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The MG Midget is a small two-seater sports car produced by MG division of the British Motor Corporation from 1961 to 1979. It revived a famous name used on earlier models such as the MG M-type, MG D-type, MG J-type and MG T-type. The first version was essentially a slightly more expensive badge-engineered version of the Austin-Healey Sprite MKII and retained the quarter-elliptic sprung rear axle from the original Sprite. The engine was a 948 cc A-Series with twin SU carburettors producing 46 hp (34 kW) at 5500 rpm and 53 lbf•ft (72 Nm) at 3000 rpm. Brakes were 7 in (178 mm) drums all round. A hard top, heater, radio and luggage rack were available as factory fitted extras.
In October 1962 the engine was increased to 1098 cc, raising the output to 56 hp (42 kW) at 5500 rpm and 62 lbf•ft (84 Nm) at 3250 rpm and disc brakes replaced the drums at the front. Wire-spoked wheels became available.
The doors had no external handles or locks and the windows were sliding Perspex side-screens. A heater was an optional extra.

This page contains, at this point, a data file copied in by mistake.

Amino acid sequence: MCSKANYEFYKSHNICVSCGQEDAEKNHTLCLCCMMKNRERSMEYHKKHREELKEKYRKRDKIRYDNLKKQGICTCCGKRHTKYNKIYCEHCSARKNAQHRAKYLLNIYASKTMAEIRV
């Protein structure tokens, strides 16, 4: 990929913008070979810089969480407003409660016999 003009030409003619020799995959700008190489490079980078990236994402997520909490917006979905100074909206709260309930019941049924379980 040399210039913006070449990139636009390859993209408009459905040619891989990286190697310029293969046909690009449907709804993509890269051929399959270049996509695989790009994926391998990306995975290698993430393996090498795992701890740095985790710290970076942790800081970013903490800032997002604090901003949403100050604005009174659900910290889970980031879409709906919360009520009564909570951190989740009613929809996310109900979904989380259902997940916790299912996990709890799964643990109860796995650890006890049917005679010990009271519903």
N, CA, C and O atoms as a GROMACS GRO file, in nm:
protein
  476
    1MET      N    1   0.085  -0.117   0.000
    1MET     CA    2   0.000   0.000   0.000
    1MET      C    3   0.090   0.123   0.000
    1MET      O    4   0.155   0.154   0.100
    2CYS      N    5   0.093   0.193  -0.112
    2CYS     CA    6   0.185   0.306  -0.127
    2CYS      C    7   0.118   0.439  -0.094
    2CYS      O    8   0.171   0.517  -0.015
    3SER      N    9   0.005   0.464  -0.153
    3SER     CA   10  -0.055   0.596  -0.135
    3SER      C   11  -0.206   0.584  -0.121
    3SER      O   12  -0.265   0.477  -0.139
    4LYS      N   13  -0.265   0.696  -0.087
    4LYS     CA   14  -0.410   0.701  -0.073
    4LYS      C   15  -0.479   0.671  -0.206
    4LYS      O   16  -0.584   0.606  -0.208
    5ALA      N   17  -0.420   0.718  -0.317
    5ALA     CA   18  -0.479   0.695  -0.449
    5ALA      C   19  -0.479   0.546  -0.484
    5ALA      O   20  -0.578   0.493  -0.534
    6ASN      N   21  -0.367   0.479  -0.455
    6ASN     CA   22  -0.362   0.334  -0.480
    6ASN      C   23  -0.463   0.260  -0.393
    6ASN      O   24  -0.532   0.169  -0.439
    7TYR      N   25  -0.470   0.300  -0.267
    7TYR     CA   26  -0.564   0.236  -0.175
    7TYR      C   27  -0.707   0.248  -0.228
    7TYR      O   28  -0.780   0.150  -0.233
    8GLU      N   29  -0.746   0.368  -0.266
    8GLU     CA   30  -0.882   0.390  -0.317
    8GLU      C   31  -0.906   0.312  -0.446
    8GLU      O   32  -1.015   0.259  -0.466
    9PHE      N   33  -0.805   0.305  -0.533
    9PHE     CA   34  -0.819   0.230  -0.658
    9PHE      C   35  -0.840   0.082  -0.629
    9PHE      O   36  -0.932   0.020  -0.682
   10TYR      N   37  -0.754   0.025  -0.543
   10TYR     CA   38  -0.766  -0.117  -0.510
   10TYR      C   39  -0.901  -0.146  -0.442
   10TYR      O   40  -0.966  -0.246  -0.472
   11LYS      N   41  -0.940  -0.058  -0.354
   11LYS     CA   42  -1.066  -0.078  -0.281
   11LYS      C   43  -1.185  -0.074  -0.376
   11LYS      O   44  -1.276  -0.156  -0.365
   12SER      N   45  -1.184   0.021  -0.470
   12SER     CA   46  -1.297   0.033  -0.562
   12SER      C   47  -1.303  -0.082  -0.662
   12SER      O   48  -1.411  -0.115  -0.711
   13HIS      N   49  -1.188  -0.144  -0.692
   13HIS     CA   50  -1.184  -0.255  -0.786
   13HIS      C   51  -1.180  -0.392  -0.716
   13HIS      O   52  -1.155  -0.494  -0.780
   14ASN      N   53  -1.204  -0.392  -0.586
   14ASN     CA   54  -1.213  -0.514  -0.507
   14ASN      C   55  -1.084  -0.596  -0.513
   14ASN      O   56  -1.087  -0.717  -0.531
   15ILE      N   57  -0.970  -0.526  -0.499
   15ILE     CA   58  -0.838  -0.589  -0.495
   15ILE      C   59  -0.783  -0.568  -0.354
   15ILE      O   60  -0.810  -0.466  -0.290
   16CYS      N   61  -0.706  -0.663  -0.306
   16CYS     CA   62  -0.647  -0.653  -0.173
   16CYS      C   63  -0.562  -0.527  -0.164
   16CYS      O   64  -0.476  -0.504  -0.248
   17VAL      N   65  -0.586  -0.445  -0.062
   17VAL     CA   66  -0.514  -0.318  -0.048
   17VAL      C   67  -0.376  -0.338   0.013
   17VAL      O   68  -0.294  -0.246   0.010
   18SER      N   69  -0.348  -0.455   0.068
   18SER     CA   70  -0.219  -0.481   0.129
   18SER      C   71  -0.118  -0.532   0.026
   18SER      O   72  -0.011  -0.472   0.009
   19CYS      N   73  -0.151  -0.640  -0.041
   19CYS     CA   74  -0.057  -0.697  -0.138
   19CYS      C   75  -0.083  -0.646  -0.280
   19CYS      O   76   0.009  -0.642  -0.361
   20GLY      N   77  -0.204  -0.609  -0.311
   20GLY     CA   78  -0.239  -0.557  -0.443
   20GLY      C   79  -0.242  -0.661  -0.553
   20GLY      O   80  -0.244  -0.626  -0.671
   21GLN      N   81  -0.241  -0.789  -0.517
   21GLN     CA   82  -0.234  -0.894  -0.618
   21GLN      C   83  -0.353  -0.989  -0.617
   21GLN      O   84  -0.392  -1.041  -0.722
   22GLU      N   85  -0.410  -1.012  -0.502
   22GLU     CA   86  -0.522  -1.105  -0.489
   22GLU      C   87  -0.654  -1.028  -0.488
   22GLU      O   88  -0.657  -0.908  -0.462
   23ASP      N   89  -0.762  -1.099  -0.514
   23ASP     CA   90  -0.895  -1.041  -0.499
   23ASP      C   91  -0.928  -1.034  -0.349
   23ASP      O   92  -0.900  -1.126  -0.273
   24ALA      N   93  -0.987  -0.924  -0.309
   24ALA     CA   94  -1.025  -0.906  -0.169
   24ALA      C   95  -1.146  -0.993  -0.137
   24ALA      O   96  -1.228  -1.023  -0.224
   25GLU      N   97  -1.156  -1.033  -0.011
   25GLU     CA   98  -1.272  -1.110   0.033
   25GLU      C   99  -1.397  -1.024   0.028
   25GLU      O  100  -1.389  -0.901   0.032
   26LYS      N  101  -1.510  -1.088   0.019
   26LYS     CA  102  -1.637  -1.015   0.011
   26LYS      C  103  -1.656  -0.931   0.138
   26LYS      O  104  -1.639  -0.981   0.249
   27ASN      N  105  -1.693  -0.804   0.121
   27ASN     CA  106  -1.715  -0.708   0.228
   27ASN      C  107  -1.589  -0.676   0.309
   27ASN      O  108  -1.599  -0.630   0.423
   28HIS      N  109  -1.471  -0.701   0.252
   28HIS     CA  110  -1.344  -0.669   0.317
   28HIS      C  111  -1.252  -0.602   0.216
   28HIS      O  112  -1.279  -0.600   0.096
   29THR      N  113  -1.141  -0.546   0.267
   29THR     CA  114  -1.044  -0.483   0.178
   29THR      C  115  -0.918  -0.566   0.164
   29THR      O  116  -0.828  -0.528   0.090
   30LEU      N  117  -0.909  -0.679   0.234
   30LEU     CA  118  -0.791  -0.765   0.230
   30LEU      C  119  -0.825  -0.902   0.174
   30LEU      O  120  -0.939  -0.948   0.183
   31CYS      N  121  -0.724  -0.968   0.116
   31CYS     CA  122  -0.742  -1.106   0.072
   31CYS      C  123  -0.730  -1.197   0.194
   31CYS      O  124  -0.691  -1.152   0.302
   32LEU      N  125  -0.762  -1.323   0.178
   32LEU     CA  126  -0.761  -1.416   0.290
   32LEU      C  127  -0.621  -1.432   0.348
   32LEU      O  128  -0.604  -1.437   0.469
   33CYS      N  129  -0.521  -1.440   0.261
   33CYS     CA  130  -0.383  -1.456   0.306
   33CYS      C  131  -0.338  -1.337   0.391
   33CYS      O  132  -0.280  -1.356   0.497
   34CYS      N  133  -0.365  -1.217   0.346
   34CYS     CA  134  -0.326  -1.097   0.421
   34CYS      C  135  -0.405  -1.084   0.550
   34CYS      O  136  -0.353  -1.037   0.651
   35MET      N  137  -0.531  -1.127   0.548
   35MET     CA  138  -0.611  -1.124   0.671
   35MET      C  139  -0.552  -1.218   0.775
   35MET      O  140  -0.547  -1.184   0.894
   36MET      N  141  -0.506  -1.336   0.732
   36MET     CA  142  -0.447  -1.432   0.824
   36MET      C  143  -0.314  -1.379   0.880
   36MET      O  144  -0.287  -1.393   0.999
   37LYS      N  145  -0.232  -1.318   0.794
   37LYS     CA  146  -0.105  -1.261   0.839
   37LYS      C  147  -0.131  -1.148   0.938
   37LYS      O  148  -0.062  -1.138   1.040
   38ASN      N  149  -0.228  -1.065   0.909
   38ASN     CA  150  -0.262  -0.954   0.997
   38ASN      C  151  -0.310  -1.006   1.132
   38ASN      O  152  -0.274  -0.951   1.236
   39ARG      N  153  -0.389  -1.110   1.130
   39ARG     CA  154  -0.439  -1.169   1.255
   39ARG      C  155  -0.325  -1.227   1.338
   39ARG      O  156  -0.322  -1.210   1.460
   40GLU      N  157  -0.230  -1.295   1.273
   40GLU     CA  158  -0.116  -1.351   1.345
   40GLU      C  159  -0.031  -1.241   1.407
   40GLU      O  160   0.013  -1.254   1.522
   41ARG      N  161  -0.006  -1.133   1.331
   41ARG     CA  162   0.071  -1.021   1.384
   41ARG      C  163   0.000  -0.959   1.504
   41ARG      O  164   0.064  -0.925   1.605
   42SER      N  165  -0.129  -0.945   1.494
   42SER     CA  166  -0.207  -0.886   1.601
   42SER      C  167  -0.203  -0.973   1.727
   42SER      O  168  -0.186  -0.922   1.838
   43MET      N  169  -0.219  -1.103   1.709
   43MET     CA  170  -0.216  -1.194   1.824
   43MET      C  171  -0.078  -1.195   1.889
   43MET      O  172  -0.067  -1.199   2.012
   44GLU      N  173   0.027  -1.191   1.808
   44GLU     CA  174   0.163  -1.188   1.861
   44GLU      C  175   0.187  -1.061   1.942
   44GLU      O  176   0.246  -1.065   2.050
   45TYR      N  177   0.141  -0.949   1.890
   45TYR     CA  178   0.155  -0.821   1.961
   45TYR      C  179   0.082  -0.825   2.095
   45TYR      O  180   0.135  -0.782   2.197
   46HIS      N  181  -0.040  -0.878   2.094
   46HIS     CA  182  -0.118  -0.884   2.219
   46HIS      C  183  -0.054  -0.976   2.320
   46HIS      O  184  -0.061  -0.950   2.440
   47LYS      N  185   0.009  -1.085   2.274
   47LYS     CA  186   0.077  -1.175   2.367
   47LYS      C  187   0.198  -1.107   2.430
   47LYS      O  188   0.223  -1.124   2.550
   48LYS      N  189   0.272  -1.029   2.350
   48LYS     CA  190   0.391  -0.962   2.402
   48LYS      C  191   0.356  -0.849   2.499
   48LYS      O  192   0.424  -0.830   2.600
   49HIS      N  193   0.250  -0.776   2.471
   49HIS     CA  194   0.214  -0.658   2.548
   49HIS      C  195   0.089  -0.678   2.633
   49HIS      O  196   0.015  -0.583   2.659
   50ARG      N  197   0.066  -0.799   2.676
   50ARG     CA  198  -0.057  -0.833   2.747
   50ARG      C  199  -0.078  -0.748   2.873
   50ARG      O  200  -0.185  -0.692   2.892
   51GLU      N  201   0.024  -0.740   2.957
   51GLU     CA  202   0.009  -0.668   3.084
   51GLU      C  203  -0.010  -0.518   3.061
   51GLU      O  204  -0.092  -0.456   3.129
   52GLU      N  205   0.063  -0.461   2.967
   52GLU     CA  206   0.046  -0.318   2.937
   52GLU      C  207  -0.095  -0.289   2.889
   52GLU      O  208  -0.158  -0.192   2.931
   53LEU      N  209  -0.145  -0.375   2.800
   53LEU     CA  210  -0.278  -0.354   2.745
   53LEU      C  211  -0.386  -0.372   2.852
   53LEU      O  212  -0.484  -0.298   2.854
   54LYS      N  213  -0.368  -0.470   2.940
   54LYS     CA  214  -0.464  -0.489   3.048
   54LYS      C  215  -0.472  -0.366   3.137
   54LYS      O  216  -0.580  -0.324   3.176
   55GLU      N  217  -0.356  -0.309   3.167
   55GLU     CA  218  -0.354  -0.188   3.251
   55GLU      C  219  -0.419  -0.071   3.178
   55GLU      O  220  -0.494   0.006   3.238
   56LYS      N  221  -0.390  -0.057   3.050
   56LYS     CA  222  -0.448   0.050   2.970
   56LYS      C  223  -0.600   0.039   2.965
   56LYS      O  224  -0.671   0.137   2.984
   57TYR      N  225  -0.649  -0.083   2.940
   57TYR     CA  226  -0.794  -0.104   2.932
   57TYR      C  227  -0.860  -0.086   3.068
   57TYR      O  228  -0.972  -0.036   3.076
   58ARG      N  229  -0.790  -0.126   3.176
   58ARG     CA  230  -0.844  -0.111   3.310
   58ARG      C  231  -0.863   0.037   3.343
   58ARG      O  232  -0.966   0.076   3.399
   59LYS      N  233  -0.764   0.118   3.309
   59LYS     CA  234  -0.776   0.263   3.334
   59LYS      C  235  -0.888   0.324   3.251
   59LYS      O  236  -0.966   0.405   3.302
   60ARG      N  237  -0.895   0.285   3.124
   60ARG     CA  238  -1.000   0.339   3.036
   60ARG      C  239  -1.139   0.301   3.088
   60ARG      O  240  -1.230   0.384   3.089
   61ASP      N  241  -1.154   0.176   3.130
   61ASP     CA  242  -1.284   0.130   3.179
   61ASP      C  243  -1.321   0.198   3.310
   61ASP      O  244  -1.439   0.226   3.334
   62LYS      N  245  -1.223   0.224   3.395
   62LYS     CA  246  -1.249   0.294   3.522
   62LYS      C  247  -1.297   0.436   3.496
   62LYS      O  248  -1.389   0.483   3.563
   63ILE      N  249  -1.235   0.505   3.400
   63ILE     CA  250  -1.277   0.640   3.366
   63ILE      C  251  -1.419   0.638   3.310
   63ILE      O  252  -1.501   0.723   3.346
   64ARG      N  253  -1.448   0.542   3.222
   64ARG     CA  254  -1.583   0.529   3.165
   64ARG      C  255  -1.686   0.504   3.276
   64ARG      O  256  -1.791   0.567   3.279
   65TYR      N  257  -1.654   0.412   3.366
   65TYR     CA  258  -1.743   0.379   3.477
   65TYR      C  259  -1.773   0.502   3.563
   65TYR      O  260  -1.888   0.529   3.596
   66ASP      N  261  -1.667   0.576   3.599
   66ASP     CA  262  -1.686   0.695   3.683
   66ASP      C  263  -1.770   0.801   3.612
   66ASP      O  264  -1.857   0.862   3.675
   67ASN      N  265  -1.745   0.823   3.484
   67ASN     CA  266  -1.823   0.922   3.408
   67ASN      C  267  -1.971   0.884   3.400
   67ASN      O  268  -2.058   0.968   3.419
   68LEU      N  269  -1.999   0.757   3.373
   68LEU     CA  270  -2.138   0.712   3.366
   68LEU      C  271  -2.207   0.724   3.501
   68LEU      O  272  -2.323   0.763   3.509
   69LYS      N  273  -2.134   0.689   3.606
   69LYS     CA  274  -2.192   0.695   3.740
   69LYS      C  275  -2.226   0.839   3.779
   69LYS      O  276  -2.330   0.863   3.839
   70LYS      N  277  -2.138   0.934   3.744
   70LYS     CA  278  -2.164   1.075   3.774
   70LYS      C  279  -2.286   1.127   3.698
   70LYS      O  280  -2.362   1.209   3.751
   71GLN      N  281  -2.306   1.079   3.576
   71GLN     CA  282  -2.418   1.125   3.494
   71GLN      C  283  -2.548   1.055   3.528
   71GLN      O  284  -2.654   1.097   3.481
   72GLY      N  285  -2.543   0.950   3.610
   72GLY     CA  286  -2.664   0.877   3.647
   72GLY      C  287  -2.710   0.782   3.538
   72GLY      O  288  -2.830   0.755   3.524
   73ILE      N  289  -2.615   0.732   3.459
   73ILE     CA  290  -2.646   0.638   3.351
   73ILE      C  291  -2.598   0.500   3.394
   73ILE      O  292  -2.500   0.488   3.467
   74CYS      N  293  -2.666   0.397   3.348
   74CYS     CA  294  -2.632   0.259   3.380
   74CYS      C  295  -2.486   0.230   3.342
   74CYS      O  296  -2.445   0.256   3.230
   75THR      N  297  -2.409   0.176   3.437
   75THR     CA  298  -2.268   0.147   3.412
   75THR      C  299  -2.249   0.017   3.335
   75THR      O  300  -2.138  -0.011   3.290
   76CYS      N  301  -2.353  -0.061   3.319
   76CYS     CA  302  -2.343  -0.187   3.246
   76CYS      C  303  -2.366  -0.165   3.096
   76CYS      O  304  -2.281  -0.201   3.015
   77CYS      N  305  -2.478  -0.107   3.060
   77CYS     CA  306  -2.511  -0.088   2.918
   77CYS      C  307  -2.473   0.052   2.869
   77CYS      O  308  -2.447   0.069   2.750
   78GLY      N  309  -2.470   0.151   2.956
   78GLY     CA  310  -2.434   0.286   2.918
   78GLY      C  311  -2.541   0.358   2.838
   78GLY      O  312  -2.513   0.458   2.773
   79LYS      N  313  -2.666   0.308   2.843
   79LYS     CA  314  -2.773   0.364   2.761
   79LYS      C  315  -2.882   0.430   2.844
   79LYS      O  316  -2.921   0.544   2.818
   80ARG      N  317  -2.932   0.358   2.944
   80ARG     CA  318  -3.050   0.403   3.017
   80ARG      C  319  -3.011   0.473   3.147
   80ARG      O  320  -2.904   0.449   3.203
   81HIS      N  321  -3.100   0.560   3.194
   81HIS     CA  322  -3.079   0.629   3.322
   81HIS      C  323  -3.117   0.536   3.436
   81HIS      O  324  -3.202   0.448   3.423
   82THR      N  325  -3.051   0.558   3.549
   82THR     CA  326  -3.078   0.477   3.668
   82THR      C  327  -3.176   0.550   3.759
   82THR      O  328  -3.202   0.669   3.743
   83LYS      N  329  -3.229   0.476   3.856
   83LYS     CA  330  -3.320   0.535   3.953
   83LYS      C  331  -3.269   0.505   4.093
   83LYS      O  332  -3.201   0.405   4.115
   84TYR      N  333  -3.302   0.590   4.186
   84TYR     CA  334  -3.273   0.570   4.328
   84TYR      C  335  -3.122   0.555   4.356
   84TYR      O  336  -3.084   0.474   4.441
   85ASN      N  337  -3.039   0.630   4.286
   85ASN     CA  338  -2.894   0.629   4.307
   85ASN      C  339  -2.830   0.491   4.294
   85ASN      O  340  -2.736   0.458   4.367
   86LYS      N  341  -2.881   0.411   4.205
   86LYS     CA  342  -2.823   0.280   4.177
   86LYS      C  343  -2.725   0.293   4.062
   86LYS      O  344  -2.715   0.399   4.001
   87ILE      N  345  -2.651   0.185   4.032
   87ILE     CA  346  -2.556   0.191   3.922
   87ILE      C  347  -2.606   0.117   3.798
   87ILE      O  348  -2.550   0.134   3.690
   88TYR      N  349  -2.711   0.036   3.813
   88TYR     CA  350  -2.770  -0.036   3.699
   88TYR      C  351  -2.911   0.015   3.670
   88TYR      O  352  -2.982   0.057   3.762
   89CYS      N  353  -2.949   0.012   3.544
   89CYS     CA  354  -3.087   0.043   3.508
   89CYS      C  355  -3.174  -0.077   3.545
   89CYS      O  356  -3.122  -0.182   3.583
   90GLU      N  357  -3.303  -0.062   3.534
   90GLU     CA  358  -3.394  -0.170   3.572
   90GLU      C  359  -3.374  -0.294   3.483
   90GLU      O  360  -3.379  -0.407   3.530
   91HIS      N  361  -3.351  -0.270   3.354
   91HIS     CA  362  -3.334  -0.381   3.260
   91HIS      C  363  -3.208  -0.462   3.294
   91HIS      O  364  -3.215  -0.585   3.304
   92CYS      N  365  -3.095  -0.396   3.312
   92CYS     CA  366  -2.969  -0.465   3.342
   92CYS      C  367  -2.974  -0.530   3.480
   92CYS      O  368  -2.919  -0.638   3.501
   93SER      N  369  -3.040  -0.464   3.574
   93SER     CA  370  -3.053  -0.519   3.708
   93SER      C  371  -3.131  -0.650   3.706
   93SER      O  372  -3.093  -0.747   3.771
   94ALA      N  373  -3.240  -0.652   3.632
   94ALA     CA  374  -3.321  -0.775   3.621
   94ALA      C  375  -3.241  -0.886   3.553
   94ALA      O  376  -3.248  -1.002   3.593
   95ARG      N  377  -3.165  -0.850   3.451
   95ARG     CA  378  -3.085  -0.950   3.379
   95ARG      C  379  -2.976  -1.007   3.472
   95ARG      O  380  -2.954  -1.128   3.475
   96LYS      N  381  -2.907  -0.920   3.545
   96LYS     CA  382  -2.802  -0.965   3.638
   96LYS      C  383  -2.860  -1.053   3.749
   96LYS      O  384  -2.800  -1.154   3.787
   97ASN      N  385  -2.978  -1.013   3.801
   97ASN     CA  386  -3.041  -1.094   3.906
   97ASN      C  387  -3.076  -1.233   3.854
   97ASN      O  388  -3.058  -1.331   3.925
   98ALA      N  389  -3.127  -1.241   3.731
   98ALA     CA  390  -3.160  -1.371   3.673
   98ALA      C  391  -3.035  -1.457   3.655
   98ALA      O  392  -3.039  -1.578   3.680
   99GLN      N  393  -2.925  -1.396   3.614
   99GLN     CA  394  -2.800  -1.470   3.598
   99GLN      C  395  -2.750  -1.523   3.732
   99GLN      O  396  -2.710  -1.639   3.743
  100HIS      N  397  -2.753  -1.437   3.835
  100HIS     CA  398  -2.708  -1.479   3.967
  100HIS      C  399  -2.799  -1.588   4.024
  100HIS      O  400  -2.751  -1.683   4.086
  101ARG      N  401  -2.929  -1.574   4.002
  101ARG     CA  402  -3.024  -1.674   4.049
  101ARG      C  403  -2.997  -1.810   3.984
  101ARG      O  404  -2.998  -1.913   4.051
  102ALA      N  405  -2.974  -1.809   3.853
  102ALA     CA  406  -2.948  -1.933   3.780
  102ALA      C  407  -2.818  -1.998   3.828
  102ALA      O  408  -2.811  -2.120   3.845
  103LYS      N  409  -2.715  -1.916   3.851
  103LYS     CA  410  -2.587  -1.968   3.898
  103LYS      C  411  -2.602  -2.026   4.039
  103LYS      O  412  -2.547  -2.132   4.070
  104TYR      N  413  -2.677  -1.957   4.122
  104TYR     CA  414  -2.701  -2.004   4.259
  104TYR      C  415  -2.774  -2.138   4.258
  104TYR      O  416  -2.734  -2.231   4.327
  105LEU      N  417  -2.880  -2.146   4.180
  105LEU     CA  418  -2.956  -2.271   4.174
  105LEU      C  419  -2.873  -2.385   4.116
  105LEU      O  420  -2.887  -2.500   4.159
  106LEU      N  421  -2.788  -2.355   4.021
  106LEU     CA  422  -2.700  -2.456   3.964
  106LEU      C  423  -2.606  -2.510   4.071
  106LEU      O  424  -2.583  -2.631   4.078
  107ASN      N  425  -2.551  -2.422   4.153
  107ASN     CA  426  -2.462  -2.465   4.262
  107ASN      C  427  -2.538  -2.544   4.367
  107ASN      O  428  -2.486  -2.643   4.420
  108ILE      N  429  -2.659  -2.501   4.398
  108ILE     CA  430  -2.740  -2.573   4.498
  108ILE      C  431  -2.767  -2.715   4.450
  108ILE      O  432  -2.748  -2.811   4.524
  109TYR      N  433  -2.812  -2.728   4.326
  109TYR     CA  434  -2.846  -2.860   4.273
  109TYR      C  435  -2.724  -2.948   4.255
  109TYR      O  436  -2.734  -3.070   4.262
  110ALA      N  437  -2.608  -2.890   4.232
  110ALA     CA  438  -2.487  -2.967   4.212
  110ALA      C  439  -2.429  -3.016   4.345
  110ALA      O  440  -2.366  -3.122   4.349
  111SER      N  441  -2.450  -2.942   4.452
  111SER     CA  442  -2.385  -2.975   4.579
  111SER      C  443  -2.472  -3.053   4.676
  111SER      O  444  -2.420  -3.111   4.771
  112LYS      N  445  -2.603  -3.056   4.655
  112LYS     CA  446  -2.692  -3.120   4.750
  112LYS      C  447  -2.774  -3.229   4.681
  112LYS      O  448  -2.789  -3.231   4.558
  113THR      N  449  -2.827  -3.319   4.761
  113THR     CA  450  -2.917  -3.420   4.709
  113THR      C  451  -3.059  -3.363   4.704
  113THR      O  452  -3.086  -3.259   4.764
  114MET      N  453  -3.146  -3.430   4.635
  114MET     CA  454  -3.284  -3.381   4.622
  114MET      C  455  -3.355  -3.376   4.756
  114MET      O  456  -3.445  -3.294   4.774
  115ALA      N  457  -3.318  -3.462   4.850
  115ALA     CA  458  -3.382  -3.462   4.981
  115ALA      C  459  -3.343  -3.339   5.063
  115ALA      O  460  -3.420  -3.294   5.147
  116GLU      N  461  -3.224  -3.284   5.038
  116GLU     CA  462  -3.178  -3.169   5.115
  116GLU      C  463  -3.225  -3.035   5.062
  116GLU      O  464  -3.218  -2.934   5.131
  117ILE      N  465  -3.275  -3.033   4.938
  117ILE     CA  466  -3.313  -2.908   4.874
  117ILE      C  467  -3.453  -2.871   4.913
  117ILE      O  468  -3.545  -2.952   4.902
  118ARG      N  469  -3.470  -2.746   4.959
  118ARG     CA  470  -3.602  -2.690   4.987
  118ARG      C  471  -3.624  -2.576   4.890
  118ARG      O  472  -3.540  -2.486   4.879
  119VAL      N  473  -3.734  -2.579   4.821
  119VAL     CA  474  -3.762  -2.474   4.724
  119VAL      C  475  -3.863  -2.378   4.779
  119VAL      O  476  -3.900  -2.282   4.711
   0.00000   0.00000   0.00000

Midget Mk II. Externally the main changes were to the doors, which gained wind-up windows, swivelling quarter lights, external handles and separate locks. The windscreen also gained a (slight) curvature and was retained in a more substantial frame. The hood (US – top), though modified, continued to have a removable frame that had to be erected before the cover was put on. The rear springs were replaced by more conventional semi-elliptic types which gave a better ride. The engine block was strengthened and larger main bearings were fitted, increasing the power to 59 hp (44 kW) at 5750 rpm and torque to 65 lbf•ft (88 Nm) at 3500 rpm.
Middget MK III. The engine now grew to 1275 cc using the development seen on the Mini-Cooper 'S'. There were minor facelift changes to the body in 1969, with the sills painted black and a revised recessed black grille. Rubery Owen "Rostyle" wheels were standardised but wire-spoked ones remained an option.
The last Midget, now called MG Modget 1500, was made from 1974 till 1980, using a Triumph Spitfire 1500 engine.